The JVM does delimited continuation on IO operations, no IO for virtual threads. To utilize the CPU effectively, the number of context switches should be minimized. From the CPU’s point of view, it would be perfect if exactly one thread ran permanently on each core and was never replaced. We won’t usually be able to achieve this state, since there are other processes running on the server besides the JVM. But “the more, the merrier” doesn’t apply for native threads – you can definitely overdo it. With virtual threads on the other hand it’s no problem to start a whole million threads.
- Many of these projects are aware of the need to improve their synchronized behavior to unleash the full potential of Project Loom.
- If you ever wrote tests which involve Thread.sleep, you probably know that they are fragile and prone to flakiness.
- While the main motivation for this goal is to make concurrency easier/more scalable, a thread implemented by the Java runtime and over which the runtime has more control, has other benefits.
- The sole purpose of this addition is to acquire constructive feedback from Java developers so that JDK developers can adapt and improve the implementation in future versions.
- It’s just a matter of a single bit when choosing between them.
- This post looked at the benefits of structured concurrency to the Java language and how it is implemented in Loom.
Typically, ExecutorService has a pool of threads that can be reused in case of new VirtualThreadExecutor, it creates a new virtual thread every time you submit a task. You can also create a ThreadFactory if you need it in some API, but this ThreadFactory just creates virtual threads. You just create treads as if it was a very native, very low footprint abstraction, which is not the case right now. The first takeaway is that this may revolutionize the way you work with concurrent code.
Hence the path to stabilization of the features should be more precise. Structured concurrency aims to simplify multi-threaded and parallel programming. It treats multiple tasks running in different threads as a single unit of work, streamlining error handling and cancellation while improving reliability and observability. This helps to avoid issues like thread leaking and cancellation delays.
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JDK 8 brought asynchronous programming support and more concurrency improvements. While things have continued to improve over multiple versions, there has been nothing groundbreaking in Java for the last three decades, apart from support for concurrency and multi-threading using OS threads. With Project Loom, we will have at least one more such option to choose from.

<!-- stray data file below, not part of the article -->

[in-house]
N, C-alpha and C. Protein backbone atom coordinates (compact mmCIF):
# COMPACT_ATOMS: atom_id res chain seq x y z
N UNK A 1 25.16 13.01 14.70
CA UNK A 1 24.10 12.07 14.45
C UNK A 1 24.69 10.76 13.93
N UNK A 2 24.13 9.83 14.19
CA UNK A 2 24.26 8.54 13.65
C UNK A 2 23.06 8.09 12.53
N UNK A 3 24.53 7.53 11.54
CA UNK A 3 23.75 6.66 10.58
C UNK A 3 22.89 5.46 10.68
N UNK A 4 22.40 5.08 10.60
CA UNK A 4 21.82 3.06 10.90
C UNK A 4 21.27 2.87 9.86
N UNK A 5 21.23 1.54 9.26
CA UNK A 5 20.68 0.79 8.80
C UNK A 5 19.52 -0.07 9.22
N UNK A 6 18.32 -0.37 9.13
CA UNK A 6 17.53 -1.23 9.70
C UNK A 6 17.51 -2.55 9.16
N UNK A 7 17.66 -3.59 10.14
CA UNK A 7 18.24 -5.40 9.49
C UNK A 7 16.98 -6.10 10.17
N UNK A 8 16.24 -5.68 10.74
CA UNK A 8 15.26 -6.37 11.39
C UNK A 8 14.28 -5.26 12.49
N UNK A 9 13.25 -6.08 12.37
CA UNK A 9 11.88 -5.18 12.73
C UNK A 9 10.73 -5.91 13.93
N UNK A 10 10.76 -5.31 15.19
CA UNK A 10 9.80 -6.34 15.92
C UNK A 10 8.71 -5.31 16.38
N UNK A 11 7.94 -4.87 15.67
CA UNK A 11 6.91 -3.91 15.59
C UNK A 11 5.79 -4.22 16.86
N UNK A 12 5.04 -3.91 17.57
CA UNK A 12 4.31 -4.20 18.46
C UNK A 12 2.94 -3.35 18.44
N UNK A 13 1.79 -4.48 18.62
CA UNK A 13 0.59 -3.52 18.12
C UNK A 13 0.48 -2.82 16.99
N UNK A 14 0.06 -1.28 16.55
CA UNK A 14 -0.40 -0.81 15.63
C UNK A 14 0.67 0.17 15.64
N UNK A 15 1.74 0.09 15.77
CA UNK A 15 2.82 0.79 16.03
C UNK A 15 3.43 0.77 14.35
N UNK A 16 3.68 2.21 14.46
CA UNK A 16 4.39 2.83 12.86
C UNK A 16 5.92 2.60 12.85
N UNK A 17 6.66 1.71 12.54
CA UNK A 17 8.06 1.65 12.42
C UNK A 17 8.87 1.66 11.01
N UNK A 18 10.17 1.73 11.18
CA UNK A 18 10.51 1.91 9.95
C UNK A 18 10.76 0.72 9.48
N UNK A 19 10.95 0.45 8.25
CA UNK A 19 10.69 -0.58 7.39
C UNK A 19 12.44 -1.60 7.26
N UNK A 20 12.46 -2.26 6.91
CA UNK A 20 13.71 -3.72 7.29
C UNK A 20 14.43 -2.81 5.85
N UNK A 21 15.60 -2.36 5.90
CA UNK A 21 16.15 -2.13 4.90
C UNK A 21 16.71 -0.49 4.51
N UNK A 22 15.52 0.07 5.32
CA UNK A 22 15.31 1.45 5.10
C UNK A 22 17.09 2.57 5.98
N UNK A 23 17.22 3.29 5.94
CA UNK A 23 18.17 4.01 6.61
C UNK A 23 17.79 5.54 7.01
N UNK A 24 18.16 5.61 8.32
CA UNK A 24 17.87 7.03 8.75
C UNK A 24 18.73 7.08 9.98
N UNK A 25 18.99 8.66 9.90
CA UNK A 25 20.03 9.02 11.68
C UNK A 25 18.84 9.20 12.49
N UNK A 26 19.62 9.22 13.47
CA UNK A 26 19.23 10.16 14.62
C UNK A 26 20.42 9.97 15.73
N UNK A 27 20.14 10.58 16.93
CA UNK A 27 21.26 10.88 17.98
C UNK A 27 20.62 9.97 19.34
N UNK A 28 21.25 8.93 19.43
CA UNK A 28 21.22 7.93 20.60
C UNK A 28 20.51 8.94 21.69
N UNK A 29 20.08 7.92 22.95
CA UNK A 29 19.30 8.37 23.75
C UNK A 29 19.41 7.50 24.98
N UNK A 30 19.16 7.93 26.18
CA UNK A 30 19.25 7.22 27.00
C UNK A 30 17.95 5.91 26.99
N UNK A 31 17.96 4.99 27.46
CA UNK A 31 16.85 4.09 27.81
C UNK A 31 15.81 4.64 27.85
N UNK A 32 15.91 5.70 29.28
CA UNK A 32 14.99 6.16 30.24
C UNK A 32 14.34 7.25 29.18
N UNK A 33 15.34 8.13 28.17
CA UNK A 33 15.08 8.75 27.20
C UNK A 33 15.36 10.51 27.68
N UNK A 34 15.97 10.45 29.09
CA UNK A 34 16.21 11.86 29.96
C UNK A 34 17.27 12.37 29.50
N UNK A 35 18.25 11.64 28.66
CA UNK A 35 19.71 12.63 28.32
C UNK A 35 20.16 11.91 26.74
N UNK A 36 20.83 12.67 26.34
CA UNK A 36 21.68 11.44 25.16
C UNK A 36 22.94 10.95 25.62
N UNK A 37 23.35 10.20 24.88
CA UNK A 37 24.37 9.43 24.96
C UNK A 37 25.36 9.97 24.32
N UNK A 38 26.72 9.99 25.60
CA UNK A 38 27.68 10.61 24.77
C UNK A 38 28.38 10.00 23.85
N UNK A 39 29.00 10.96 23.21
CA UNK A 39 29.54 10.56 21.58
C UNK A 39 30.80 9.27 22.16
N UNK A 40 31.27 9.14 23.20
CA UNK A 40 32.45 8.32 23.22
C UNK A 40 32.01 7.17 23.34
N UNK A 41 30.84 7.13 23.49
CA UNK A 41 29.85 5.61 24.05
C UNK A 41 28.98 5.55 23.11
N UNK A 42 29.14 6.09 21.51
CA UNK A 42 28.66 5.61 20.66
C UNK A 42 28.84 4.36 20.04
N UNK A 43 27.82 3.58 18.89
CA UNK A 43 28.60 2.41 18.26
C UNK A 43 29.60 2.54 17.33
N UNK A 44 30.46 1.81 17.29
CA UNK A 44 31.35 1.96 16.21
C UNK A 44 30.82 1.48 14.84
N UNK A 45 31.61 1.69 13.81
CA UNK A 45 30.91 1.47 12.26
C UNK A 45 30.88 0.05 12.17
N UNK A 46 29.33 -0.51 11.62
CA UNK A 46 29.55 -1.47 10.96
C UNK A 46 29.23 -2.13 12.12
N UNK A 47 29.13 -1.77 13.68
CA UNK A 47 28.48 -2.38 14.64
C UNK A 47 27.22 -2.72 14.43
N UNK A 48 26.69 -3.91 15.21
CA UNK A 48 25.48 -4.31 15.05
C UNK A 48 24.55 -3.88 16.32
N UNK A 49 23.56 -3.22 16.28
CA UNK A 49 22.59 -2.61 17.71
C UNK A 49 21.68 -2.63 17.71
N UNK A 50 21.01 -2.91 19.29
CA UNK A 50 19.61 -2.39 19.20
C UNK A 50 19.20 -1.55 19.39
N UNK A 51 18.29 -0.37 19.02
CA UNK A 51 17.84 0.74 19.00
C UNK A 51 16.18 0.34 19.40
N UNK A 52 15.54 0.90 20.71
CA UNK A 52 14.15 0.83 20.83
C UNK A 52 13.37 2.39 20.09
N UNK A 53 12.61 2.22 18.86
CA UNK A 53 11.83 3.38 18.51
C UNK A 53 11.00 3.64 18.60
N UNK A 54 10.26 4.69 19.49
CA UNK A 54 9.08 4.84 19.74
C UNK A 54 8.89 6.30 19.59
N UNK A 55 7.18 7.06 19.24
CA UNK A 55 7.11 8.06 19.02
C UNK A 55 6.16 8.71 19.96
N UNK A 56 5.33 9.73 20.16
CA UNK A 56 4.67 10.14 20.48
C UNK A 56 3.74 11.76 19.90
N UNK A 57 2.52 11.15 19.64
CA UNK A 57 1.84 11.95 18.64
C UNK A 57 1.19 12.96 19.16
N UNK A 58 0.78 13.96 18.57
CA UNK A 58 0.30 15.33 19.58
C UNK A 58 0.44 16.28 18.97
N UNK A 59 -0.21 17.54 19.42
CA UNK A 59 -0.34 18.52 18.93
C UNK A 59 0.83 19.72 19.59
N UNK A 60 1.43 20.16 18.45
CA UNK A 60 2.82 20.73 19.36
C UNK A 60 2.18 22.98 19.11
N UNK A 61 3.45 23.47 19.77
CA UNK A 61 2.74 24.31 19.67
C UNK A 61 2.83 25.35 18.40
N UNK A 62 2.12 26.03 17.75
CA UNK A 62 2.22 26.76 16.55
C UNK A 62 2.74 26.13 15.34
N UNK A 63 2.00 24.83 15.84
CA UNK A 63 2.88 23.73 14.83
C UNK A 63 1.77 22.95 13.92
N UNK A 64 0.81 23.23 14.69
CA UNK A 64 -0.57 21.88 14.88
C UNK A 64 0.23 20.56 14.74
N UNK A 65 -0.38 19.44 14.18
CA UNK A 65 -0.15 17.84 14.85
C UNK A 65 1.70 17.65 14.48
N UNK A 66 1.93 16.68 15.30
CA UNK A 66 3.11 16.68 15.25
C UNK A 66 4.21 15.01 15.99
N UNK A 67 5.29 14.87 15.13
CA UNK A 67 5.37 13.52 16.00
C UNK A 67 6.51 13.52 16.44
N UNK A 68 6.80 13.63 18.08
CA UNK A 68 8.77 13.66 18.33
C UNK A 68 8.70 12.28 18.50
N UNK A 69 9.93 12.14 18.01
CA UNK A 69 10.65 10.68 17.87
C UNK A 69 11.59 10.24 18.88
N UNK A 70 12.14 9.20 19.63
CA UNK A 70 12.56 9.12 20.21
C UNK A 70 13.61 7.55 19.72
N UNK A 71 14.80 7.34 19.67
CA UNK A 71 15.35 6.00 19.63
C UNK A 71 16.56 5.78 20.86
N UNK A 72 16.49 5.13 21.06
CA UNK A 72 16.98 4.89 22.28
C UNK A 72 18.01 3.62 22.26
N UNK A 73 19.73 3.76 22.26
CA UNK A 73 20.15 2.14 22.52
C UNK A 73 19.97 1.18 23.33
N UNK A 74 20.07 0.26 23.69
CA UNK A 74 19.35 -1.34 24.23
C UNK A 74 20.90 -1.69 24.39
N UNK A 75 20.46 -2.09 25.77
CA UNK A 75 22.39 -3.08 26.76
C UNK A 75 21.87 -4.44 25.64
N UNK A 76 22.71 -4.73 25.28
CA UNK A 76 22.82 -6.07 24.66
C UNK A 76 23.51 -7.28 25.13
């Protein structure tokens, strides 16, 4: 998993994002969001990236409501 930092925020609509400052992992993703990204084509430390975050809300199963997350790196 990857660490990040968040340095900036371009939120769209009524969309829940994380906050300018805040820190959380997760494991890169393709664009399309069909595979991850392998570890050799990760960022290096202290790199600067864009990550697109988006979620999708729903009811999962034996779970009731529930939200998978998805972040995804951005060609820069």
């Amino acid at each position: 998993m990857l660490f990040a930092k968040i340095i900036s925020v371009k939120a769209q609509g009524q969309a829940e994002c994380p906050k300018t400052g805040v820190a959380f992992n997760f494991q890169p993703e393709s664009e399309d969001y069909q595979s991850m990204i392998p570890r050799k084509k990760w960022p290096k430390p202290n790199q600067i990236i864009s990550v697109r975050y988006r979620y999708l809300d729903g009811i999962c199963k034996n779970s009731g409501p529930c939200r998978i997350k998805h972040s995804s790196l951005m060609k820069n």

The problem with real applications is them doing silly things, like calling databases, working with the file system, executing REST calls or talking to some sort of queue/stream. When you open up the JavaDoc of inputStream.readAllBytes() , it gets hammered into you that the call is blocking, i.e. won’t return until all the bytes are read – your current thread is blocked until then. Unlike continuations, the contents of the unwound stack frames is not preserved, and there is no need in any object reifying this construct. The capitalized words Thread and Fiber would refer to particular Java classes, and will be used mostly when discussing the design of the API rather than of the implementation. The word thread will refer to the abstraction only and never to a particular implementation, so thread may refer either to any implementation of the abstraction, whether done by the OS or by the runtime. Fibers will be mostly implemented in Java in the JDK libraries, but may require some support in the JVM.
And of course, there would have to be some actual I/O or other thread parking for Loom to bring benefits. Project Loom has revisited all areas in the Java runtime libraries that can block and updated the code to yield if the code encounters blocking. Java’s concurrency utils (e.g. ReentrantLock, CountDownLatch, CompletableFuture) can be used on Virtual Threads without blocking underlying Platform Threads.
This is quite similar to coroutines, like goroutines, made famous by the Go programming language . Java has had good multi-threading and concurrency capabilities from early on in its evolution and can effectively utilize multi-threaded and multi-core CPUs. Java Development Kit 1.1 had basic support for platform threads (or Operating System threads), and JDK 1.5 had more utilities and updates to improve concurrency and multi-threading.
Understanding Java’s Project Loom
We are doing everything we can to make the preview experience as seamless as possible for the time being, and we expect to provide first-class configuration options once Loom goes out of preview in a new OpenJDK release. The backend web server receives connections and requests from the frontend web server. It responds to each request after a configured delay of 1/3 seconds. The target latency from browser to frontend web service is therefore 1 second. This arrangement is ideal for experimenting with concurrency. The server latency is overwhelmingly due to wait time.
But in the example, we created a dependency between the executorServices; ExecutorService X can’t finish before Y. This example works because the resources in the try are closed in reversed order. First, we wait for ExecutorService Y to close, and then the close method on X will is called. Structured concurrency ties your threads to a scope, but all your threads will be canceled in parallel when you exit that scope.
Why Use Project Loom?
Listing 2 will run on the Project Loom JVM without any problems. We first want to close the threads that generate a value before we close the DB thread. This problem is solved by providing an extra ExecutorService in the try-with-resources. In the example below, we start one thread for each ExecutorService.